?The great difference of the quantities of mud taken out in each year, is occasioned in part by the crowded state of the shipping, as particularly in the year 1796, &c.

Hence it appears, that ten acres of water, to the average depth of two feet and a half, deposits twenty-three thousand tons of warp per annum, or two thousand three hundred tons per acre. This is a curious fact; for it proves how amazingly loaded the water of the Humber is with this mud. I have heard it calculated that a hundred loads of marl adds about an inch to the soil of a field: if one hundred tons of warp does the same, two thousand three hundred tons would add twenty-three inches. But l do not conceive the idea to be accurate; and that the addition of so close a body as mud, subsided regularly from water, would not increase the soil more, probably, than eighteen inches. But this shows how much may be done in one season, by warping land; as practised on the lands adjoining the rivers which fall into this great estuary of the Humber.

But another fact arises from this account, which seems to me to be particularly interesting, and to demand, in a singular manner, the attention of farmers; for it shows how infinitely superior every branch of manufacture and of commerce is to agriculture, in the application of the mechanic powers. This machine, the bear, raises mud from the bottom of at least fourteen feet of water, delivers it into barges, and these barges go out into the Humber at a considerable distance, to discharge it for the small expence of 2d. per ton ! ! ! The men who so contract finding all labour, and horses to work the machine. A farmer pays as much, and in some places more, for raising earth into a cart. Thus infinitely superior is the merchant, even in the farmer?s own trade of raising earth ! I pay 3d. a cubical yard, which may be called a ton. for wheeling mud eighty yards; and these men take it up fourteen feet from below water, and carry it, I suppose. a mile, for less money ! Such facts are mortifying; they show how contented the whole race of agriculturists have slept for ages, while in manufactures and commerce every exertion of human abilities has been brought into full energy, to abridge labour, and lessen expences.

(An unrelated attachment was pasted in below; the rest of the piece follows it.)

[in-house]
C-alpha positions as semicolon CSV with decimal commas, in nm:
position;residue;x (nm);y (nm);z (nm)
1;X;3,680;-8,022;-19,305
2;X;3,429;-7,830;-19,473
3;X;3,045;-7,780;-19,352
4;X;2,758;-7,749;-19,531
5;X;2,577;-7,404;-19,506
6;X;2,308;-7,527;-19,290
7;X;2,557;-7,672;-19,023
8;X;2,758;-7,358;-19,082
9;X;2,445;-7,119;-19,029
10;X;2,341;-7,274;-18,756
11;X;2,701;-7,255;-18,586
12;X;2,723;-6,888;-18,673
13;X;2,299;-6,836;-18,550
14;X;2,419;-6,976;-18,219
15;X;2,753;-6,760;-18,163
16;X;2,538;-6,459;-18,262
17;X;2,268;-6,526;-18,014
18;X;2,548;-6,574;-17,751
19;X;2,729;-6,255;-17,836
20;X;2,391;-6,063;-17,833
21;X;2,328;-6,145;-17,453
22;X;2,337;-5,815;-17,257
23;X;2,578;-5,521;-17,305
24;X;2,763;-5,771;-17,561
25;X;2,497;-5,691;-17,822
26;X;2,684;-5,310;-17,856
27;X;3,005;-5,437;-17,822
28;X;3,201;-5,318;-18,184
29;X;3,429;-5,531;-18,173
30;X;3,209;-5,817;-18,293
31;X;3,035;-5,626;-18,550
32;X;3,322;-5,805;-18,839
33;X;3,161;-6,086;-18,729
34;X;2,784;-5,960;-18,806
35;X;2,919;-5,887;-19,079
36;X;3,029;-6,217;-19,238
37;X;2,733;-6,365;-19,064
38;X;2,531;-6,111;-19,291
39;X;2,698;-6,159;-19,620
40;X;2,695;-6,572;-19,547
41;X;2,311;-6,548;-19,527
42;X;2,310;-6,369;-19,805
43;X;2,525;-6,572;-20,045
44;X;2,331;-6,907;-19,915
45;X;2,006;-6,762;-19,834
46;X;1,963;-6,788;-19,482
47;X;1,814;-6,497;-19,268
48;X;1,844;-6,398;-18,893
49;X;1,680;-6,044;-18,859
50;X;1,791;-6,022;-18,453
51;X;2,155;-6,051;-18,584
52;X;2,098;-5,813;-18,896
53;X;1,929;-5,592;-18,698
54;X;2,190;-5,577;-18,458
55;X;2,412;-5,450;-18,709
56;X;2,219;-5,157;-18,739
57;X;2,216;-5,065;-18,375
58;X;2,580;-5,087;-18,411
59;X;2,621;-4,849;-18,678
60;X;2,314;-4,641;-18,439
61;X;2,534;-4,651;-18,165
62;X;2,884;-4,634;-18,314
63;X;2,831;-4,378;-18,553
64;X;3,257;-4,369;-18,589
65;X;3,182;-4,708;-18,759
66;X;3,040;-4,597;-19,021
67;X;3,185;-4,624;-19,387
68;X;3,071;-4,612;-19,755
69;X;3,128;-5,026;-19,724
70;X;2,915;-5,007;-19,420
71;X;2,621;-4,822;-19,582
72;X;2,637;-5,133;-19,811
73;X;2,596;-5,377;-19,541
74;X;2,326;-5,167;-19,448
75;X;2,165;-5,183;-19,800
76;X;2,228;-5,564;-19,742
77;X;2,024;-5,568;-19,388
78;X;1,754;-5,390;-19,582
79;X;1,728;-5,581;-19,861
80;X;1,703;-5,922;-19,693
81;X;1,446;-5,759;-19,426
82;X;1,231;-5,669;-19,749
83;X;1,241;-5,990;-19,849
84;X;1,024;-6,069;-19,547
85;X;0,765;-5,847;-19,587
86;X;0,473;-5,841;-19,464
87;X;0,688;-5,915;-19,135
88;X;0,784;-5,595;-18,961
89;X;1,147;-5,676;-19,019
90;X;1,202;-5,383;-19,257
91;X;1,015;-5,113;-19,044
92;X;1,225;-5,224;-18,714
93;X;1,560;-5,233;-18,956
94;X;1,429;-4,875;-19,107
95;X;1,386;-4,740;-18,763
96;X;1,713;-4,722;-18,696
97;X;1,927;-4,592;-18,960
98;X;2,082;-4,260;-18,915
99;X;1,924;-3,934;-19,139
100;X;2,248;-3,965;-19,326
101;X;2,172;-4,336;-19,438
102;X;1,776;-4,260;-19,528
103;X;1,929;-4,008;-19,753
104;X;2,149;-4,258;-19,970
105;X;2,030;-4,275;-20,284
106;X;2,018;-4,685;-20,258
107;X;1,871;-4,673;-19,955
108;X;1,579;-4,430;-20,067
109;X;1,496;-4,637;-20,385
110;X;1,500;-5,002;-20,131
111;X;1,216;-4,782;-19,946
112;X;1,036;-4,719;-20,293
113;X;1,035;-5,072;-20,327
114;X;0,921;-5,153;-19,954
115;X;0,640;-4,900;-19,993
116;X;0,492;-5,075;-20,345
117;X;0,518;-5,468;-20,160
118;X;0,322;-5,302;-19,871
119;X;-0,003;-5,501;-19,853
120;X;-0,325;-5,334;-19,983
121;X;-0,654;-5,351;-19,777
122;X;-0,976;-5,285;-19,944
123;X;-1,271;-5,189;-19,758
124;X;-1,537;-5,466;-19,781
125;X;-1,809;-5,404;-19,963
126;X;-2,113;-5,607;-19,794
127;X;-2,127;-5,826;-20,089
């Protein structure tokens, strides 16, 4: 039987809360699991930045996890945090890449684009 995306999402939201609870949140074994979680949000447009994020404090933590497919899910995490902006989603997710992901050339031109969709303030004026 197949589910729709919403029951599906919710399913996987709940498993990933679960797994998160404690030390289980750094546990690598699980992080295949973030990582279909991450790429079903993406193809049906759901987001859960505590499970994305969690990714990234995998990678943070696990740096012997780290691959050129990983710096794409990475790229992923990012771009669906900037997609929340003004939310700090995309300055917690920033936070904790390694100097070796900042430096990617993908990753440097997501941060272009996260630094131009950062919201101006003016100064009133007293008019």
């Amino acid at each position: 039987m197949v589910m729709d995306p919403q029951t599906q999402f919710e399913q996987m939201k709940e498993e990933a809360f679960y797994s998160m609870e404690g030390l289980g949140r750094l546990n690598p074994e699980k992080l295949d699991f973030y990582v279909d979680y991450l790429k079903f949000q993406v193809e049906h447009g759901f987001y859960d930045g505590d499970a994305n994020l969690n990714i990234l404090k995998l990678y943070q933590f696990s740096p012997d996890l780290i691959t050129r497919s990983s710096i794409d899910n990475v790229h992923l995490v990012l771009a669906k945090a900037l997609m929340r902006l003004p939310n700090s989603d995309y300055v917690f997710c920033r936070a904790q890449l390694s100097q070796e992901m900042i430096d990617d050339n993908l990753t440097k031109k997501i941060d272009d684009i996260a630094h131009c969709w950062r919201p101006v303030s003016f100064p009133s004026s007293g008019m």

For the following satisfactory particulars I am in debted to Mr. Thomas Frost, of this town.

PARTICULARS OF THE TOWN OF KINGSTON-UPON-HULL.

EXTENT.

THE town of Kingston-upon-Hull is bounded on the east by the river Hull, on which it stands; on the south, by the river Humber; on the west, by the lordship of Myton; and on the north, by the lordship of Sculcoates.

It is divided into two parishes, viz. the Holy Trinity and Saint Mary; was formerly inclosed by walls, a ditch, or fosse, and other military works; and contains within the walls, (which were lately taken down,) an area of about se. venty- three acres of ground.

The county of the town of Kingston-upon-Hull, lies westward of the town of Hull; is supposed to contain about twelve thousand acres, and comprizes the lordship of Myton. and the several townships of Hessle, Anlaby, Tranby, Ferriby, Swanland, West Ella, Kirk Ella, and part of Willerby. This district was formerly a part of the county of York, but was separated therefrom, and, with the town of Hull, Formed into a county, by charter of the 25th of Henry the Sixth.

POPULATION.

The conjectures of the public respecting the population of Hull having been extremely varios, the Society for Literary Information in Hull, toward the latter end of the year 1792, in order accurately to ascertain their number, took an actual enumeration of the inhabitants, including those of the parish of Sculcoates, which, from its contiguity to Hull, may be considered as a part thereof.

The following is an abstract of the enumeration.

Families 5,256
Males 10,573
Females 11,713
_____
Total of inhabitants 22,286

Average of births for the years 1789, 1790, 1791.and 1792.

Trinity church 384
St. Mary?s, ditto 133
Sculcoates, ditto 90
Mr. Lambert?s chapel 45
Mr. Beverley?s, ditto 41
Mr. Green?s, ditto 31
Mr. Beatson?s, ditto 20
Quaker?s 5
Jews. 2
??
Total 752
??

Average of burials for the same periods.

Trinity church 400
St. Mary? s, ditto 144
Sculcoates, ditto 111
Quaker?s 4
Jews 1
???
Total 662
???